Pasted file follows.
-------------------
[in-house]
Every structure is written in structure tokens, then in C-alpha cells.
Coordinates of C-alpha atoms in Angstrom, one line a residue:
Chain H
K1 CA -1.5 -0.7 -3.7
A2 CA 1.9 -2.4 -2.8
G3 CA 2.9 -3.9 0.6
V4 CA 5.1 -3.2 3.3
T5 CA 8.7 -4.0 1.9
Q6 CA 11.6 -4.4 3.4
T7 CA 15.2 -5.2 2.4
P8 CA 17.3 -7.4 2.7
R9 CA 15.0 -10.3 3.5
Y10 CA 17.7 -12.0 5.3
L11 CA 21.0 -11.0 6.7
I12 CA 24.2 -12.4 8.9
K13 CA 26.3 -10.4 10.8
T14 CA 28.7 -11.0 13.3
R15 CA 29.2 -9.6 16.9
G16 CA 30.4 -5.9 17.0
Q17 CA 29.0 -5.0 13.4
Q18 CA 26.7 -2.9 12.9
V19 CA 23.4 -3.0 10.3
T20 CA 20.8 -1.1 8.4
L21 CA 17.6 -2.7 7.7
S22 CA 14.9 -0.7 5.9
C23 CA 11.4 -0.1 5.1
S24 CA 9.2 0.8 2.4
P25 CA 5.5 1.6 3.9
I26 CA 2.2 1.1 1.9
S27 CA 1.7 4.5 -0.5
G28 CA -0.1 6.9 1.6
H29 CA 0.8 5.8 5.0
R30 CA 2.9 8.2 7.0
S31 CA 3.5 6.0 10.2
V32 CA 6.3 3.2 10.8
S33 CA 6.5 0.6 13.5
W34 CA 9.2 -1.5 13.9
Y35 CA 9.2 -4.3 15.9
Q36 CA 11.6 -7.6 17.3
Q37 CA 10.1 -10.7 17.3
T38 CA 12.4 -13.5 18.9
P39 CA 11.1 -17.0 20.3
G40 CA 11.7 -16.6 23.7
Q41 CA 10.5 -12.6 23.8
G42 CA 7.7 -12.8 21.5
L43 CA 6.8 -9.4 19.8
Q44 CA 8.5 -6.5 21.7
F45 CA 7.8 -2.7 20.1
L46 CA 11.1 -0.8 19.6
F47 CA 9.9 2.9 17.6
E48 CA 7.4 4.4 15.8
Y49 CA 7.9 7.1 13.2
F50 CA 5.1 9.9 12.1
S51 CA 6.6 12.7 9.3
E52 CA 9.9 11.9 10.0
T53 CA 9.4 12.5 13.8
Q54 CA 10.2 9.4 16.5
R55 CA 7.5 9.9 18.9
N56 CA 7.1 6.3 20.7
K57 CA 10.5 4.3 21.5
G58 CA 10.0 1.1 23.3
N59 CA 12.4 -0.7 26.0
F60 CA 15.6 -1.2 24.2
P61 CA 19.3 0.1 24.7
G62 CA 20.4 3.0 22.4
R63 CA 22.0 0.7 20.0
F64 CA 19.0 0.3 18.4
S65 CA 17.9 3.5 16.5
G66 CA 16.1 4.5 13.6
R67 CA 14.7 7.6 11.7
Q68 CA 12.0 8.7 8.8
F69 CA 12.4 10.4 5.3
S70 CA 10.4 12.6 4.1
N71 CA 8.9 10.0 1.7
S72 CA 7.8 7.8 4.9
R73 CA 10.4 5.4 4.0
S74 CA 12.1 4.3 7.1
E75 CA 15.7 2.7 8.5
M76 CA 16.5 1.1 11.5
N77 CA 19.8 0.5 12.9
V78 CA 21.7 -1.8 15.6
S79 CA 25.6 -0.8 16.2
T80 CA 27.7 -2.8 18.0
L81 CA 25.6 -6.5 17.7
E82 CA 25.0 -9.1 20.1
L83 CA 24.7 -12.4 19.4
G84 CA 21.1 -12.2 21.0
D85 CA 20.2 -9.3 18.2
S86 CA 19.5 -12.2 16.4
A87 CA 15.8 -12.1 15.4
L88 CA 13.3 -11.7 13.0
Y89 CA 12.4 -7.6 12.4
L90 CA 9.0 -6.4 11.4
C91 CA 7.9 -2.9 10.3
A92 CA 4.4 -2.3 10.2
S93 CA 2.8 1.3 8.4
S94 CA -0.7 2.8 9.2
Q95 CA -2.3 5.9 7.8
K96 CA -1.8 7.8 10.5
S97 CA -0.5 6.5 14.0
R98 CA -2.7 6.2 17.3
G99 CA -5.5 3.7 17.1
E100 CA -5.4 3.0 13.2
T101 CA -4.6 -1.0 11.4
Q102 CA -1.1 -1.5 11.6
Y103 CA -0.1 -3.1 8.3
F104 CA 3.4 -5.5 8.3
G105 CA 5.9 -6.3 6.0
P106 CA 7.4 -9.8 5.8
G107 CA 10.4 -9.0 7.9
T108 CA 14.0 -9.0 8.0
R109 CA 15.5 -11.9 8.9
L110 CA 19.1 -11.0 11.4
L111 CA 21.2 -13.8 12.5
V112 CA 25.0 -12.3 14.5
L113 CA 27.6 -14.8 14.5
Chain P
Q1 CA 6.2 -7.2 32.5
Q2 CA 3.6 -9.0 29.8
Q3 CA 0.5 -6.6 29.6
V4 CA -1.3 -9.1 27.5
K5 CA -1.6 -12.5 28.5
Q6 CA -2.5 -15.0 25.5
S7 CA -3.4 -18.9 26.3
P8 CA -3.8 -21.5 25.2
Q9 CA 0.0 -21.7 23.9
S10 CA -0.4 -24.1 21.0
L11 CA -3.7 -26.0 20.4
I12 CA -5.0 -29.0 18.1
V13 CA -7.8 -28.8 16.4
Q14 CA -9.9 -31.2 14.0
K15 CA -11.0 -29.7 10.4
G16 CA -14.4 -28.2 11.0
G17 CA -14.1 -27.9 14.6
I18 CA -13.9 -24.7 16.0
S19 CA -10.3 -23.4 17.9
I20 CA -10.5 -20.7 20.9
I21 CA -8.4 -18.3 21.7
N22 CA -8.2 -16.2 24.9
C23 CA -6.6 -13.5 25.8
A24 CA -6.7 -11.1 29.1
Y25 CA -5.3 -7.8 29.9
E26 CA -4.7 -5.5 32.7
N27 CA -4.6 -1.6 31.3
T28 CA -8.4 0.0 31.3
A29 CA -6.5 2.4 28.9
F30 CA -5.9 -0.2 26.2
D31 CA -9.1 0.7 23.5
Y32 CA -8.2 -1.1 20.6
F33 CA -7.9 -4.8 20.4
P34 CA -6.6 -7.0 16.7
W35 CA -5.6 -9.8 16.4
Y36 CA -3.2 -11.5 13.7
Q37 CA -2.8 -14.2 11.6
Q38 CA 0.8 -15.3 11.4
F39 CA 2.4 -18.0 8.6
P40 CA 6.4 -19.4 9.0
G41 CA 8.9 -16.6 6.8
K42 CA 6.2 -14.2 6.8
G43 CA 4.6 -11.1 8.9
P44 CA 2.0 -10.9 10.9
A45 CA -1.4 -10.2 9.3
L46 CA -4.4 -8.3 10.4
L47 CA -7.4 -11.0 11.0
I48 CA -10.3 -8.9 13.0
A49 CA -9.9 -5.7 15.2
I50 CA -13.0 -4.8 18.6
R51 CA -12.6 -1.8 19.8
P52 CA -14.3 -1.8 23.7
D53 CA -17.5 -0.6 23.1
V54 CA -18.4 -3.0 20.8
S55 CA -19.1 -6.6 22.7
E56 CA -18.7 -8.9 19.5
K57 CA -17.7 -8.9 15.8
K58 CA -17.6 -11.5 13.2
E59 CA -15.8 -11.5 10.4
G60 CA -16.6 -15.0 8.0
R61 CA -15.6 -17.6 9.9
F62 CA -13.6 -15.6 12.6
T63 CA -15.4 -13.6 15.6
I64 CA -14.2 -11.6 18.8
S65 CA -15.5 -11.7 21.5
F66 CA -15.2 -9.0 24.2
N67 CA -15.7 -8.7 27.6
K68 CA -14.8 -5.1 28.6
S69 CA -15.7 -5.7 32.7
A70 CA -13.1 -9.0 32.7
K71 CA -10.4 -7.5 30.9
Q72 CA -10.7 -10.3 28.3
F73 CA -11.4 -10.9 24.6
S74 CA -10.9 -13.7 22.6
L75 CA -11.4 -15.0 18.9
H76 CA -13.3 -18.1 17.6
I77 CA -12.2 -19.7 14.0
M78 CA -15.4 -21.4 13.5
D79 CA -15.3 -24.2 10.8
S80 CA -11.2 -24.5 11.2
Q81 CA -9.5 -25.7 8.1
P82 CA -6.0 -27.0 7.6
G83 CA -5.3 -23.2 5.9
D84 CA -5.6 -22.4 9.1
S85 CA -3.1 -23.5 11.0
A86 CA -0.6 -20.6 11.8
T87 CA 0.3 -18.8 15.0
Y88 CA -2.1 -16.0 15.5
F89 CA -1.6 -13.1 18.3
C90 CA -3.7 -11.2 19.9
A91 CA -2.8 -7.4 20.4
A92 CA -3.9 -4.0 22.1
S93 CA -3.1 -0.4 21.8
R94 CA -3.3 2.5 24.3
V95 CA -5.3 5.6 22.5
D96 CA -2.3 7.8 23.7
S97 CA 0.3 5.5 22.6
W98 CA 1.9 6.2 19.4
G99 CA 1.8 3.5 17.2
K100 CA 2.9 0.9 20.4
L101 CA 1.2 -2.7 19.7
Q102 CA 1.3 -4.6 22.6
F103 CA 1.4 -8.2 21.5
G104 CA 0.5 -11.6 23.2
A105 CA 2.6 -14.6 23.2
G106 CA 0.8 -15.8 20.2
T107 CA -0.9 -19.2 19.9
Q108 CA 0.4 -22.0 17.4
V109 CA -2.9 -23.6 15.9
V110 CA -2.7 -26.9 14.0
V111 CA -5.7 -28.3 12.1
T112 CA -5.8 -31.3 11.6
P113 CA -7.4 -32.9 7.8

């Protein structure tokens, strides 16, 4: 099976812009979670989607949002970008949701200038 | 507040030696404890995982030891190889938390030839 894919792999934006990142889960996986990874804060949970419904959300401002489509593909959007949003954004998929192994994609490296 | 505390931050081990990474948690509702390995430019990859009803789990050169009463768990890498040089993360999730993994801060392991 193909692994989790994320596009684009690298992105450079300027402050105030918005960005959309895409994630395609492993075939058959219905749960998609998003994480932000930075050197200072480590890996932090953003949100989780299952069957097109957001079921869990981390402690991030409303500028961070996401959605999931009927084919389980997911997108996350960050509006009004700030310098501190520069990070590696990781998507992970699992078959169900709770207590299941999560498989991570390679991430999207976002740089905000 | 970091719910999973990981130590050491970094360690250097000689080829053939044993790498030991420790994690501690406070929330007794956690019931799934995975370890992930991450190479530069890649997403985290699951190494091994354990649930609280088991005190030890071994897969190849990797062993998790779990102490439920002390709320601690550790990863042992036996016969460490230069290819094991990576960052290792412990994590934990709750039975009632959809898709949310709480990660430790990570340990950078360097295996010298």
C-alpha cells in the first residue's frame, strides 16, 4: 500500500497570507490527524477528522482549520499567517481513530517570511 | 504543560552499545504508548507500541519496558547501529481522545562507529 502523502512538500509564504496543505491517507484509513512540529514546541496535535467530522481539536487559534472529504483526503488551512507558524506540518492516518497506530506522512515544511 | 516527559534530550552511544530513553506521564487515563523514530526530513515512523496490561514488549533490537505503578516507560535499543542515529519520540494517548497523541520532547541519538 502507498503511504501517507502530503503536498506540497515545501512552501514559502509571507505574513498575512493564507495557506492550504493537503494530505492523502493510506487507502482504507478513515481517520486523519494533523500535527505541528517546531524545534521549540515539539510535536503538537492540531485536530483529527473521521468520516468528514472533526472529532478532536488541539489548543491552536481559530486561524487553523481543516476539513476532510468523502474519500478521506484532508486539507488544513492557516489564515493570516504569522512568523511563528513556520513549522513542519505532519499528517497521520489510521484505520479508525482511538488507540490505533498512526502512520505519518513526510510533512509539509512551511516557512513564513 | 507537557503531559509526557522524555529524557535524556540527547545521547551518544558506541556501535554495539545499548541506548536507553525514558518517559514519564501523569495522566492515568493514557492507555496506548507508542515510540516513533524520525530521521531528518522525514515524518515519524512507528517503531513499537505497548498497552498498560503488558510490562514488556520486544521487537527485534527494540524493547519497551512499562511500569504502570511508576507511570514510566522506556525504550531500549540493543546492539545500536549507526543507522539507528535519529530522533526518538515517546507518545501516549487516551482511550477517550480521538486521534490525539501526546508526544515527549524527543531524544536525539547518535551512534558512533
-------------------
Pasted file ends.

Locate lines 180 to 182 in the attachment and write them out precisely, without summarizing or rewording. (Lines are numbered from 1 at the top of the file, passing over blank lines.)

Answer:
F62 CA -13.6 -15.6 12.6
T63 CA -15.4 -13.6 15.6
I64 CA -14.2 -11.6 18.8